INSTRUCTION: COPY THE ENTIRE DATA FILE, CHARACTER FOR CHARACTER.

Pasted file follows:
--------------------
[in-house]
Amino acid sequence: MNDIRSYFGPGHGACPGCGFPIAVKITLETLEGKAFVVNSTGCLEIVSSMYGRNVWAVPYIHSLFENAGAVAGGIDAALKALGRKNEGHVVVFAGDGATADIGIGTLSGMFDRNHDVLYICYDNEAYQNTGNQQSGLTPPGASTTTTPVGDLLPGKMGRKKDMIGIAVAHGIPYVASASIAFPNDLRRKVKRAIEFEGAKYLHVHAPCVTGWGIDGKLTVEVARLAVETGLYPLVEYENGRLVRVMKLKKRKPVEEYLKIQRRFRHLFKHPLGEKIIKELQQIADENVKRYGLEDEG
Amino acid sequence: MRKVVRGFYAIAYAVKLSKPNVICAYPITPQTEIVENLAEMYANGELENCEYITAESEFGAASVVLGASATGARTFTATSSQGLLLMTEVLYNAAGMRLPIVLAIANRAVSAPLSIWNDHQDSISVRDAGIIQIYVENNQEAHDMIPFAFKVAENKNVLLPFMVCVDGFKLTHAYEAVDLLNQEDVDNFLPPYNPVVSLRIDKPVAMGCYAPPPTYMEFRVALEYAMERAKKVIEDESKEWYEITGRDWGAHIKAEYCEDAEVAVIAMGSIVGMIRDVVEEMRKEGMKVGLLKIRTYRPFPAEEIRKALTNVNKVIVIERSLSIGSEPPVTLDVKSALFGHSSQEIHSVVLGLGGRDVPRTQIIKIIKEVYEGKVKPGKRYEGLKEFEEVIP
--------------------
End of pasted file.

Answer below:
[in-house]
Amino acid sequence: MNDIRSYFGPGHGACPGCGFPIAVKITLETLEGKAFVVNSTGCLEIVSSMYGRNVWAVPYIHSLFENAGAVAGGIDAALKALGRKNEGHVVVFAGDGATADIGIGTLSGMFDRNHDVLYICYDNEAYQNTGNQQSGLTPPGASTTTTPVGDLLPGKMGRKKDMIGIAVAHGIPYVASASIAFPNDLRRKVKRAIEFEGAKYLHVHAPCVTGWGIDGKLTVEVARLAVETGLYPLVEYENGRLVRVMKLKKRKPVEEYLKIQRRFRHLFKHPLGEKIIKELQQIADENVKRYGLEDEG
Amino acid sequence: MRKVVRGFYAIAYAVKLSKPNVICAYPITPQTEIVENLAEMYANGELENCEYITAESEFGAASVVLGASATGARTFTATSSQGLLLMTEVLYNAAGMRLPIVLAIANRAVSAPLSIWNDHQDSISVRDAGIIQIYVENNQEAHDMIPFAFKVAENKNVLLPFMVCVDGFKLTHAYEAVDLLNQEDVDNFLPPYNPVVSLRIDKPVAMGCYAPPPTYMEFRVALEYAMERAKKVIEDESKEWYEITGRDWGAHIKAEYCEDAEVAVIAMGSIVGMIRDVVEEMRKEGMKVGLLKIRTYRPFPAEEIRKALTNVNKVIVIERSLSIGSEPPVTLDVKSALFGHSSQEIHSVVLGLGGRDVPRTQIIKIIKEVYEGKVKPGKRYEGLKEFEEVIP